Café Collab Showcase to highlight support of diverse student groups

Posted on Tuesday, April 4, 2017

By Neale McDevitt

On April 12, the McGill community is invited to the special year-end showcase of Café Collab, a unique consultation initiative designed to enhance the University’s support of students from different communities. In many ways, the showcase promises to be a nourishing main course of a meal that has taken months to prepare.

Beginning in September, the Social Equity and Diversity Office (SEDE) in conjunction with Scholarships and Student Aid (SSAO), hosted a series of art-based workshops, called Café Collab, with different student communities, including those who are trans, racialized, Indigenous, caregivers, parents, first-generation students or those who once were in youth in care.

“People from these various groups were encouraged to share their experiences in regards to accessing support services on campus,” says Parker Finley, Project Coordinator – Café Collab, Social Equity and Diversity Office (SEDE). “From there we worked on translating this feedback into media pieces like memes, fairy tales and short films.”

These workshops were run in conjunction with a series of dinner discussions in which students, faculty and staff – particularly those from Student Services – came together to collectively identify the ways in which Student Services can strengthen its support for students.

The media created in the preceding Café Collabs were used as the starting points for these collaborative discussions, partly because they help diffuse what sometimes can be very emotional topics. “We’re trying to engage people in issues that can be hard to talk about,” says Finley. “These tools make it easier to get the discussions rolling.”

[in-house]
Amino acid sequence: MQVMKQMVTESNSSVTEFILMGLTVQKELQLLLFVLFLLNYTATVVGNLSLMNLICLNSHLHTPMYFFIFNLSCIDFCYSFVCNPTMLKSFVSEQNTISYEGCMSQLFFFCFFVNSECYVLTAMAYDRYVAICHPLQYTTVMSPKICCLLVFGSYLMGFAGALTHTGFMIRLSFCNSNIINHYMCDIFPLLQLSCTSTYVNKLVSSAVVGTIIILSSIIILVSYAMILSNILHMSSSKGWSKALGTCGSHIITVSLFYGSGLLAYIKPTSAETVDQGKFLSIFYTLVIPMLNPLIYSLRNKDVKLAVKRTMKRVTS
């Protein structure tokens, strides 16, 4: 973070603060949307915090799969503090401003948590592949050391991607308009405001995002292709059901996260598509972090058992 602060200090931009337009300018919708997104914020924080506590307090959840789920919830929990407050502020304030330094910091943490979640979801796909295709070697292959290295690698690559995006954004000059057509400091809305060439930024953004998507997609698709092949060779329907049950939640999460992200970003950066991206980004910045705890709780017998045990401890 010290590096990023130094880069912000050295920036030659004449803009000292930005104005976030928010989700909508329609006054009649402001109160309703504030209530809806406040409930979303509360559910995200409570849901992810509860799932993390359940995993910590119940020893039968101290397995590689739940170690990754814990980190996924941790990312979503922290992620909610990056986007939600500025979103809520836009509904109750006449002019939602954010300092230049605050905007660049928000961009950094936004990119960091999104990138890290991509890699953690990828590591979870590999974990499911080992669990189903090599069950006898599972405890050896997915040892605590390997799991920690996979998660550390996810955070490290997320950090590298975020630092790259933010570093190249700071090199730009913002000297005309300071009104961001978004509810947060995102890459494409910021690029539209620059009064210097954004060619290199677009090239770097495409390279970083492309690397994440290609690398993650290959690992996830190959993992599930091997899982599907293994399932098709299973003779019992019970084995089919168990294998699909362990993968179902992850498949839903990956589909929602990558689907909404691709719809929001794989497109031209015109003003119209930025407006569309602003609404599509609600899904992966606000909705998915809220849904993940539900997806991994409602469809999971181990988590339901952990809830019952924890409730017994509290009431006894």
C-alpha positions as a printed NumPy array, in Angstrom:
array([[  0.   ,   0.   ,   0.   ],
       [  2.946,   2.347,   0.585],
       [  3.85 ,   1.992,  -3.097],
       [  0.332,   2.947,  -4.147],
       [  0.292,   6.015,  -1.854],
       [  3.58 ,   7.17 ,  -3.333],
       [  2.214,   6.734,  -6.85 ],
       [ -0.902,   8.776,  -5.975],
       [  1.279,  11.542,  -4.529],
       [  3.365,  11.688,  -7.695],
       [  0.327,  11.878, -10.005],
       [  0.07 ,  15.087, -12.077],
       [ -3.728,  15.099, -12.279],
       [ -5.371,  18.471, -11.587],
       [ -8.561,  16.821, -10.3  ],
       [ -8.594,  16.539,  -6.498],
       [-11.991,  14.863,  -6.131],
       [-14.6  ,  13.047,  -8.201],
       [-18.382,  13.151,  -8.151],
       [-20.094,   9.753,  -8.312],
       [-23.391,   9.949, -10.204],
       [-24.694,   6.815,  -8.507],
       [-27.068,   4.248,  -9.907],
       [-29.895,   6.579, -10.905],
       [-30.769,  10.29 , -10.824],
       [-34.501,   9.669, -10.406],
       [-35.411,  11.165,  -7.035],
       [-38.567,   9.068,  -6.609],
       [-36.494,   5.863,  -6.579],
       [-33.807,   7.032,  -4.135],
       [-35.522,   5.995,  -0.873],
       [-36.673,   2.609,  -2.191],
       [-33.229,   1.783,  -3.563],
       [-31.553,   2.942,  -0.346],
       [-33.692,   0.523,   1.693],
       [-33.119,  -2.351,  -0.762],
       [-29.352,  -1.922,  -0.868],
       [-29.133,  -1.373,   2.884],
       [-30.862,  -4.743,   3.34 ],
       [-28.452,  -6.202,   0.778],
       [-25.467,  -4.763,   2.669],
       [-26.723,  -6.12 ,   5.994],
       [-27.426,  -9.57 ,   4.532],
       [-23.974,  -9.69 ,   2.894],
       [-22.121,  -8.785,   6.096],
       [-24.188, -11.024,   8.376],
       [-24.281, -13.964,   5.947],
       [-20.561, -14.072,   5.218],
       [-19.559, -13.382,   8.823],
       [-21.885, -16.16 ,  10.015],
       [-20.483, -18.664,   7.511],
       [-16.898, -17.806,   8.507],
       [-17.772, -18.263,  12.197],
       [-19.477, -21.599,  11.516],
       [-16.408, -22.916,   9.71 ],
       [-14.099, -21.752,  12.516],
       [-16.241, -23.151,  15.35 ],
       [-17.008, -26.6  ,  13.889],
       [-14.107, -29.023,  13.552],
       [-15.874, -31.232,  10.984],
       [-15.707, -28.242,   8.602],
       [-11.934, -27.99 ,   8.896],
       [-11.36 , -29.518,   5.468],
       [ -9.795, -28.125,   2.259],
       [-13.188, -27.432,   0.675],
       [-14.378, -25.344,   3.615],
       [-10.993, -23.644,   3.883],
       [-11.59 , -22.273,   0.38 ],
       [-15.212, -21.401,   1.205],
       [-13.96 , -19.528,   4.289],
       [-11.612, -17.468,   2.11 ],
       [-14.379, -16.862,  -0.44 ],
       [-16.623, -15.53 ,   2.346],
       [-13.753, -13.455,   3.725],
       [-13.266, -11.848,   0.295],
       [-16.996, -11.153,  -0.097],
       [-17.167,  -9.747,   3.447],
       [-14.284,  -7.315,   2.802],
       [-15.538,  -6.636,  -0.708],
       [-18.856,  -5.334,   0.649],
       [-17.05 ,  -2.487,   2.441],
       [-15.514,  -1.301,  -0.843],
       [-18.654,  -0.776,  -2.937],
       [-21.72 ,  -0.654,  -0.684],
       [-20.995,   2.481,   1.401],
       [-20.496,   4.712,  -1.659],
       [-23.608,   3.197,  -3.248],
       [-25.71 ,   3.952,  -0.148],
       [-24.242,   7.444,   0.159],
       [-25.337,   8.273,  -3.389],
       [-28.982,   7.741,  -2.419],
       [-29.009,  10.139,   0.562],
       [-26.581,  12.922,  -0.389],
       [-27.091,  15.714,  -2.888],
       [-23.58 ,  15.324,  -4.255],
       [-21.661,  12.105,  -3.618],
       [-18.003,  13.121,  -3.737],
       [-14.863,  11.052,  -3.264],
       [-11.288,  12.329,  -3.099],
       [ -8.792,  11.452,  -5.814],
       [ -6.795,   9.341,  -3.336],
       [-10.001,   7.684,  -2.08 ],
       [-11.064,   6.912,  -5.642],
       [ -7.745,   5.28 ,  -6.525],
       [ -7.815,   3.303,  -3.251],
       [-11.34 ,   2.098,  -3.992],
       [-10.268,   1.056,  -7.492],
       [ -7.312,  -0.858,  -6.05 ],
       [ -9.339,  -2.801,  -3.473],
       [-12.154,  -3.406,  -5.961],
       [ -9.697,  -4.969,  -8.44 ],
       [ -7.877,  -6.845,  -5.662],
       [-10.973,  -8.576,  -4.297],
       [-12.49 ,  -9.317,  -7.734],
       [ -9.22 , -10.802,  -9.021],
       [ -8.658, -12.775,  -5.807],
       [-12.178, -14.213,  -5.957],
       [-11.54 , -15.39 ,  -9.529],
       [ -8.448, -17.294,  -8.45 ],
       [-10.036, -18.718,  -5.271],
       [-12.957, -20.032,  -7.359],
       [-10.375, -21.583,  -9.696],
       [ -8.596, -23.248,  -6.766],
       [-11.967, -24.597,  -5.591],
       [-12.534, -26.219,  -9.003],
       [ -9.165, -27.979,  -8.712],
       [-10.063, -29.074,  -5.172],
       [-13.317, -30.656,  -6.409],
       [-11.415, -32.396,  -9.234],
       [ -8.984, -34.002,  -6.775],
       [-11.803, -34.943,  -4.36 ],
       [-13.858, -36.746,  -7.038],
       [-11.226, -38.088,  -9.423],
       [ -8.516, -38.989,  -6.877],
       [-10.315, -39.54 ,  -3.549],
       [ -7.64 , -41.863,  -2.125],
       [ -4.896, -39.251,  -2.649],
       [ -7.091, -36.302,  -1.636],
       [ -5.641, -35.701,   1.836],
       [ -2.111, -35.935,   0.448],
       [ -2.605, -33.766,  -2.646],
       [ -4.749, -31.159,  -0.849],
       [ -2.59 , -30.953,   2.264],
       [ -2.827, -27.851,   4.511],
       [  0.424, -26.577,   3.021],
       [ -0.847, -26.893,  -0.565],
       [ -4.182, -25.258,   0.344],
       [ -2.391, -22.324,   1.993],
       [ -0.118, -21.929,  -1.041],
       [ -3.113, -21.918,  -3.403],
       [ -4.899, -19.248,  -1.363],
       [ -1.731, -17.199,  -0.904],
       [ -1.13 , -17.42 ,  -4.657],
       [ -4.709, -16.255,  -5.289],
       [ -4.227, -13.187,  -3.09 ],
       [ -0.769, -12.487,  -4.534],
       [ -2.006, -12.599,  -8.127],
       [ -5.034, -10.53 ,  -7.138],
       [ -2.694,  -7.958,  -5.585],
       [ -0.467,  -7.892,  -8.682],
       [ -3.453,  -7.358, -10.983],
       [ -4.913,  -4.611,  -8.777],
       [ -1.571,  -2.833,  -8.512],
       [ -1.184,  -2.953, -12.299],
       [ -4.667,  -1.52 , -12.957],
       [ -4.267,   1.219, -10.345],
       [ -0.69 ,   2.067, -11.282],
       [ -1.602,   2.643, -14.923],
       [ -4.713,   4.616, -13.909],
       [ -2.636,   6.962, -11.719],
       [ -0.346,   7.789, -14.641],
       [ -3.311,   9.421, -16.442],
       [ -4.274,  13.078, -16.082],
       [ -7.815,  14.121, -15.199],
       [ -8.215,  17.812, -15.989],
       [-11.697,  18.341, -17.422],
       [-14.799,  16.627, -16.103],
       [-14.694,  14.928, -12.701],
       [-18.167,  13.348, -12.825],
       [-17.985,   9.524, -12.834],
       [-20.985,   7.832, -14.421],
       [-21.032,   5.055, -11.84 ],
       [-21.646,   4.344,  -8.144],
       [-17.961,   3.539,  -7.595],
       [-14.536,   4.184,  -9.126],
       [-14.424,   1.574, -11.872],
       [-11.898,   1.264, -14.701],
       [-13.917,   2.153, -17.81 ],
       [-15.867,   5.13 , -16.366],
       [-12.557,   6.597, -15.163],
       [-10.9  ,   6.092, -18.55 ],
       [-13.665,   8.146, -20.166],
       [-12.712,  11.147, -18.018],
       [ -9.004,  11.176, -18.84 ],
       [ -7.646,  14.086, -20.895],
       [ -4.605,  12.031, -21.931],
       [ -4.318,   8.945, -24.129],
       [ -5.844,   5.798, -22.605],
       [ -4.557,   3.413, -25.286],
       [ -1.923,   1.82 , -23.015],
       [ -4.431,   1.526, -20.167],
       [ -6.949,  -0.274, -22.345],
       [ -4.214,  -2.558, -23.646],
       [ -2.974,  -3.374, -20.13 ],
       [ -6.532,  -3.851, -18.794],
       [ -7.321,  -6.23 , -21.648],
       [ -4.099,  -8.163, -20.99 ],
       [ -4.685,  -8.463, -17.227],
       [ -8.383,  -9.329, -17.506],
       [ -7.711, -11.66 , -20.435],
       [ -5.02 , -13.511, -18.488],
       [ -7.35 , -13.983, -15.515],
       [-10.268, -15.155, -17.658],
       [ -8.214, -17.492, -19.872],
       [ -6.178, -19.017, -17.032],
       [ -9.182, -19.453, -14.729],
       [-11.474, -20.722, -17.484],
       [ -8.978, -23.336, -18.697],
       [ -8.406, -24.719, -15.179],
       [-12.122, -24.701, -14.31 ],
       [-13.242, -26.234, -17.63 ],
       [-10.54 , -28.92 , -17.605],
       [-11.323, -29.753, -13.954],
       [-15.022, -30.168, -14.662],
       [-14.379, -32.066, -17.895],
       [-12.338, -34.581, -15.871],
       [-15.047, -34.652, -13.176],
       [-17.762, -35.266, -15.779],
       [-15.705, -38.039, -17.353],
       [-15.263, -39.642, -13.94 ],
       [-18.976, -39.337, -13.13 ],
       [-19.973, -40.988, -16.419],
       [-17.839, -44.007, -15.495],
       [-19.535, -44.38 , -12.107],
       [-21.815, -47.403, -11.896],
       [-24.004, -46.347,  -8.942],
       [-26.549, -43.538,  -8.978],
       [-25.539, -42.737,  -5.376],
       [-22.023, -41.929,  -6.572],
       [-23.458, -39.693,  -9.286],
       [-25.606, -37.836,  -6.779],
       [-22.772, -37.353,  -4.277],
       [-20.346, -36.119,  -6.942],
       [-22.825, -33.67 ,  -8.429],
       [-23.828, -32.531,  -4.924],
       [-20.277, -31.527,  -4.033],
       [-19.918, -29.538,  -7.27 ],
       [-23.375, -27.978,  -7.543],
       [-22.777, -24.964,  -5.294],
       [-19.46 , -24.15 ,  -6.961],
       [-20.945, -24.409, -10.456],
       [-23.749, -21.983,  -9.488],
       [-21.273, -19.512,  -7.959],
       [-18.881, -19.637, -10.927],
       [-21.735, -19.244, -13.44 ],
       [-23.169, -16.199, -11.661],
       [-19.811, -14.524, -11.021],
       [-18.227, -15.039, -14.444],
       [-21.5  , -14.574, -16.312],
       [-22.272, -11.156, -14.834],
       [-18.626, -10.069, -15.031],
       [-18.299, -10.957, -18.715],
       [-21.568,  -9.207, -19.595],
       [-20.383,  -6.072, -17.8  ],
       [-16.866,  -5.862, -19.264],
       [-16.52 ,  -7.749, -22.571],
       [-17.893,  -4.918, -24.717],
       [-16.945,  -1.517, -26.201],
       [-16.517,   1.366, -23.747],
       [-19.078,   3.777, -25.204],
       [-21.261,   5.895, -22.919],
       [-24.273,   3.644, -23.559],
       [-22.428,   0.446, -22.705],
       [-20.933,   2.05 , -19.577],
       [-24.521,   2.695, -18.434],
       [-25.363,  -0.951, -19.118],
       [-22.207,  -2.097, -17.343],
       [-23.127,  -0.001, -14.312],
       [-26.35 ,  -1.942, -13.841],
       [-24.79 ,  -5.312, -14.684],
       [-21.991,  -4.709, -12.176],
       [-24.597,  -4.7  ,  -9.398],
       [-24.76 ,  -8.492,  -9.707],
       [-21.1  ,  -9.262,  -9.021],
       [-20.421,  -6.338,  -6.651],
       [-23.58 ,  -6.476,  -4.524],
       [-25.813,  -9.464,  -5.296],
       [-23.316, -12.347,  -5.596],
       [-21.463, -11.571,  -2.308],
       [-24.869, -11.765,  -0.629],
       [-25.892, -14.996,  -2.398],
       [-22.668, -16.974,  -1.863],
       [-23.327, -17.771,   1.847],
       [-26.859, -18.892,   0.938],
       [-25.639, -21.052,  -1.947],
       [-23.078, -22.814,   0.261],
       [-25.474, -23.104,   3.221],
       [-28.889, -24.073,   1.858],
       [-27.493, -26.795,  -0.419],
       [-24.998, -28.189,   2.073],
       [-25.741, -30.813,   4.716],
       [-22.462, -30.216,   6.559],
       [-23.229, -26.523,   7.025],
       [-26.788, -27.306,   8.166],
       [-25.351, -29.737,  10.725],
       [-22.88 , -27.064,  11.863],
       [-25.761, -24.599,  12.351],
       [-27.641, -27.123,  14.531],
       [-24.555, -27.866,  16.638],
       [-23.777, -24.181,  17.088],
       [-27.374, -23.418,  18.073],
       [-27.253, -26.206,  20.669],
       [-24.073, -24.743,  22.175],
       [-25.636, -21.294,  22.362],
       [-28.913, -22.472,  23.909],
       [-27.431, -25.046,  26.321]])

That, and cooking dinner together.

While people talked, listened and debated, a pot of soup simmered in the background. After an hour, the group would get up and prepare the rest of dinner – making salads and garlic bread, setting the table, etc. The rest of the discussion would take place around the dinner table – sometimes a very lively one.

“Talking over food is a nice thing to do,” says Finley. “When we were designing this project, I thought about how dinners in my life have often been the setting for really good, deep discussions. I come from a big family and we have great debates over Thanksgiving dinner. This sentiment really informed how we designed this part of the project.”

And on April 12, the rest of the McGill community is invited to sample the fruits of this collaboration, aat the year-end showcase. A series of stations will highlight the various topics raised over the course of the year; the media created by students; and the opportunities identified at the dinner discussions. People are encouraged to join in the ongoing discussion by adding their own suggestions to the Idea Board on how to foster a campus supportive of the diverse needs of the student body.

April 12, 4 to 7 p.m.; Lev Buckman Room 203, SSMU Building (3480 McTavish). Open to all. Light refreshments will be available. Get more information and RSVP (spaces are limited) today.

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